Conductor of Light by Rachel McMillan

Book reviews are subjective. I tend to rate books not according to how “perfect” they are, seem to be, or are said to be in general but rather to how perfect they are to me.
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Conductor of Light by Rachel McMillan

My rating: 3 of 5 stars

(Click the title to find the book description/blurb.)

It’s now 1912 in Toronto, and a lady detective duo is on the case when an actor dies onstage during a night of vaudeville theater. Well, actually, a gentleman reporter and constable duo is on the case first. But the four of them eventually team up to get to the bottom of the murder in Conductor of Light by author Rachel McMillan.

It wouldn’t be unfitting if the Herringford and Watts Mysteries were called the Herringford and Watts and DeLuca and Forth Mysteries by now. But that’d be too long a subtitle, of course. Detectives Merinda and Jem certainly aren’t alone on their cases with Jasper and Ray around, and this quartet of characters has really grown on me during the series. I also like this novella’s approach, different from the others, set up like a play.

It’s no secret that I’m quite a fan of short reads. But I’d say the novellas in this series aren’t as strong as the novels are, so far. While the portion of a mystery began rather late in Of Dubious and Questionable Memory, the mystery in Conductor of Light ends rather early while the book keeps…going. Even with the flashes of beauty and poignancy woven into the continuation, it’s as if the story doesn’t know exactly where to stop. I like the first novella best, and though I wouldn’t call the next two unnecessary filler, they do have something of a filler-ish feel.

Nevertheless, I think readers of the series should stop by this quick read if they want extra time with the core quartet and more of the complex pulse of Toronto. Looking forward to reading the next novel!

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Here’s my review of A Singular and Whimsical Problem.

A Singular and Whimsical Problem (Herringford and Watts Mysteries #.5) The Bachelor Girl's Guide to Murder (Herringford and Watts, #1) Of Dubious and Questionable Memory (Herringford and Watts Mysteries #1.5)

A Lesson in Love and Murder (Herringford and Watts Mysteries, #2) The White Feather Murders (Herringford and Watts Mysteries, #3)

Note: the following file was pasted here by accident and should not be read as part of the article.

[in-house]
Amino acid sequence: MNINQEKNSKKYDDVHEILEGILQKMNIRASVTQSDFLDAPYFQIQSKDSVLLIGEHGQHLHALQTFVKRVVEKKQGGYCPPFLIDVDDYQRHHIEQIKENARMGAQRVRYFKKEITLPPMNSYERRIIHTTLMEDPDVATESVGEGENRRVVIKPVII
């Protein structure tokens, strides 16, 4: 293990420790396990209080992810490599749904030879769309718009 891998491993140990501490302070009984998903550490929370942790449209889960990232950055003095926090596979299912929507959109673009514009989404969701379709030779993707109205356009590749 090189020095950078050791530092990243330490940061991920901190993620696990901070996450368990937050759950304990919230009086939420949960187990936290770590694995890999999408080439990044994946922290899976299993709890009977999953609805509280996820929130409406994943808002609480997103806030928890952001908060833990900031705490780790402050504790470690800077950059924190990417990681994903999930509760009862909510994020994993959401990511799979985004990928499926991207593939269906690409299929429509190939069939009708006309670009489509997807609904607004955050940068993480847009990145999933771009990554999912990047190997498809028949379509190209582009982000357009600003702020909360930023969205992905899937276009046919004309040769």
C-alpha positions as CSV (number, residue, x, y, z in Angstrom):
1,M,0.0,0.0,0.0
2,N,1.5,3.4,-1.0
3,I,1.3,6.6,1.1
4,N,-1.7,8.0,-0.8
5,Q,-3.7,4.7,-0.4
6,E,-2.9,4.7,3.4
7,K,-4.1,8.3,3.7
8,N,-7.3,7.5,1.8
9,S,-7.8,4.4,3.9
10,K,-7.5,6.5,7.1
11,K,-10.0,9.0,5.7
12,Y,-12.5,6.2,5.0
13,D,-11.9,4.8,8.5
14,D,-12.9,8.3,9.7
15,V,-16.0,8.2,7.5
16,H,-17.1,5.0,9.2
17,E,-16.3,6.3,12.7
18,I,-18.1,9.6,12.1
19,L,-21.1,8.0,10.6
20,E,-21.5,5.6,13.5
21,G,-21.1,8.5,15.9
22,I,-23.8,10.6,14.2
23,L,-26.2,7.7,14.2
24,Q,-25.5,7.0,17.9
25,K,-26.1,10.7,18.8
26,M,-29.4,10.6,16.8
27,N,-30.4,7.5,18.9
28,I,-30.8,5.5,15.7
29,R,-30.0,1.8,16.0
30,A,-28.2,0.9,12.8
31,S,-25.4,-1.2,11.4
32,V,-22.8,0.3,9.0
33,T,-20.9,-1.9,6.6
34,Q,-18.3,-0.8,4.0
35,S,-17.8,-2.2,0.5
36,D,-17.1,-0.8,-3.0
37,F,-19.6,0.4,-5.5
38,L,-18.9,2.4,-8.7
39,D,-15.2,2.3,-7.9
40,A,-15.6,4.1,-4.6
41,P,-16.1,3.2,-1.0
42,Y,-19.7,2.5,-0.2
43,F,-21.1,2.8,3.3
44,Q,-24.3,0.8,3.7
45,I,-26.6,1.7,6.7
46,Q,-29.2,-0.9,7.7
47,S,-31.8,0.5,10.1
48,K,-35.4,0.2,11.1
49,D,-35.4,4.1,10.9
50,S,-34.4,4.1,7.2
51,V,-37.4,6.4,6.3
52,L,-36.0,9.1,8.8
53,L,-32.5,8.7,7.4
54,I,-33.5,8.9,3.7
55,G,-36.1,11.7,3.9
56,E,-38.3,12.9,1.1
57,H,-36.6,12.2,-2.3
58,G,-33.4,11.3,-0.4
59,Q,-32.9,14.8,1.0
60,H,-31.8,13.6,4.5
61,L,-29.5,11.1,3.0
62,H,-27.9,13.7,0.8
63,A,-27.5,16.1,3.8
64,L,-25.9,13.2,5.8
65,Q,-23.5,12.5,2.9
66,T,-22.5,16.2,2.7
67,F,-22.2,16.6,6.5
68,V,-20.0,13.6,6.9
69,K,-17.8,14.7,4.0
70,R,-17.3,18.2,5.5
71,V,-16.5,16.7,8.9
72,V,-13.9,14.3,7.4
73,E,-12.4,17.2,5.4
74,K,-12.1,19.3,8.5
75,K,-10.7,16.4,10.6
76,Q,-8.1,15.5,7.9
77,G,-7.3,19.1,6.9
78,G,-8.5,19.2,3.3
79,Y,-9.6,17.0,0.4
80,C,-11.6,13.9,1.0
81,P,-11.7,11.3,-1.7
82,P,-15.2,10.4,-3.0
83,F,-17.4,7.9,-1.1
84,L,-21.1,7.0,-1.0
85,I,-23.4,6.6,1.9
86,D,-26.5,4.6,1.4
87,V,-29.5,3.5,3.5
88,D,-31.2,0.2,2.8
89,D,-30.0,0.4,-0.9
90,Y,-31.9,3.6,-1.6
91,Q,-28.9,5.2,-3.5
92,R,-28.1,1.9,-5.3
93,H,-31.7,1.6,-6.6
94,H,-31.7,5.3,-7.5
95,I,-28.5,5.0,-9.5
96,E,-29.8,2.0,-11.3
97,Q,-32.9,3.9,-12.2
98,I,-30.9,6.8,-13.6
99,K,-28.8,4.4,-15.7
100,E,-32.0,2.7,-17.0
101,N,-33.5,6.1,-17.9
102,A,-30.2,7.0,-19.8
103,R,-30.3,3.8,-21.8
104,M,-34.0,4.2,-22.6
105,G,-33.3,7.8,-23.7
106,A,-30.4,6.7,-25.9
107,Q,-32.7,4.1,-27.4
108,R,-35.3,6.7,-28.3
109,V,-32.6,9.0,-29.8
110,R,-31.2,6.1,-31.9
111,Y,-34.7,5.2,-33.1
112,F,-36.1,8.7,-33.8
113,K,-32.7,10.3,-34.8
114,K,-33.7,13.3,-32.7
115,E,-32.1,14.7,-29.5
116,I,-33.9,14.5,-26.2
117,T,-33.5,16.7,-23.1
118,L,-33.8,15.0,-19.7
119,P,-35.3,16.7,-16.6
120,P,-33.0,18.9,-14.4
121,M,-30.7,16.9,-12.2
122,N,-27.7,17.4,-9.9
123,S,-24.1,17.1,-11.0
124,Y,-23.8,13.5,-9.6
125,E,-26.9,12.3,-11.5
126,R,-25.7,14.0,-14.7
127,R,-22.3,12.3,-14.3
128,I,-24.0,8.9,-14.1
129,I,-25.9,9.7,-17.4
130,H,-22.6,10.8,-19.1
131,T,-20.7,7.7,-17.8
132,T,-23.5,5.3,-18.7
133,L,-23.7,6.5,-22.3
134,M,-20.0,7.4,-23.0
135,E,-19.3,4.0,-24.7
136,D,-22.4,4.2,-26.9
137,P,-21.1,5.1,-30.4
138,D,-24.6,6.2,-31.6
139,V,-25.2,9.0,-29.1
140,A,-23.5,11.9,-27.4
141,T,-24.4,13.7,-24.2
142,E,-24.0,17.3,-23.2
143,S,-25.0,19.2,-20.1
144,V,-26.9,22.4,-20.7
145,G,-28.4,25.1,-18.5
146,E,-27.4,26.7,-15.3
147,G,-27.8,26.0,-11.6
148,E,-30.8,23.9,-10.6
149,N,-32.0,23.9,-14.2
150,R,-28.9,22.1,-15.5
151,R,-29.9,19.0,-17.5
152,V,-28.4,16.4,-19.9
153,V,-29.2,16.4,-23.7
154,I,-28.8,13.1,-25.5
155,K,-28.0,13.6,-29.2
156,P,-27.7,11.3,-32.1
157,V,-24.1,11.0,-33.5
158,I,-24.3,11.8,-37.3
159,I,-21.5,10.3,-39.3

The Calling of Emily Evans by Janette Oke

Book reviews are subjective. I tend to rate books not according to how “perfect” they are, seem to be, or are said to be in general but rather to how perfect they are to me.
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The Calling of Emily Evans by Janette Oke

My rating: 4 of 5 stars

(Click the title to find the book description/blurb.)

Prairie settlements are in need of mission workers for local churches, and in Bible school, Emily responds to the call. Desiring to be a wife and mother someday, she imagines she’ll be ministering alongside a preaching husband. However, with no potential husband in sight, Emily decides what’s nearly unthinkable: she’ll head out to open a church on her own in The Calling of Emily Evans, a novel by author Janette Oke.

This is at least the third time I’ve read this novel. It’s the first in one of my all-time favorite series, Women of the West, by one of my all-time favorite authors. The book spoke to me on a number of levels when I read it years ago, witnessing the obstacles a young woman faces when she takes a different path than people expect.

Sure, the book has got some of the common things I’ve never been fond of in these novels. Sentences with too many dashes as the heroine frequently stammers over her words. Tears in her eyes so often that they lose their effect and cease to be interesting.

Yet, even with the overused stammers and tears, Emily is a strong heroine. Not because she feels strong or because she’s out to prove herself to everybody. No, she’s out to be of service. She doesn’t back away from hard work. Her determination springs from caring about people, and she continues to care even when she doesn’t have all the answers.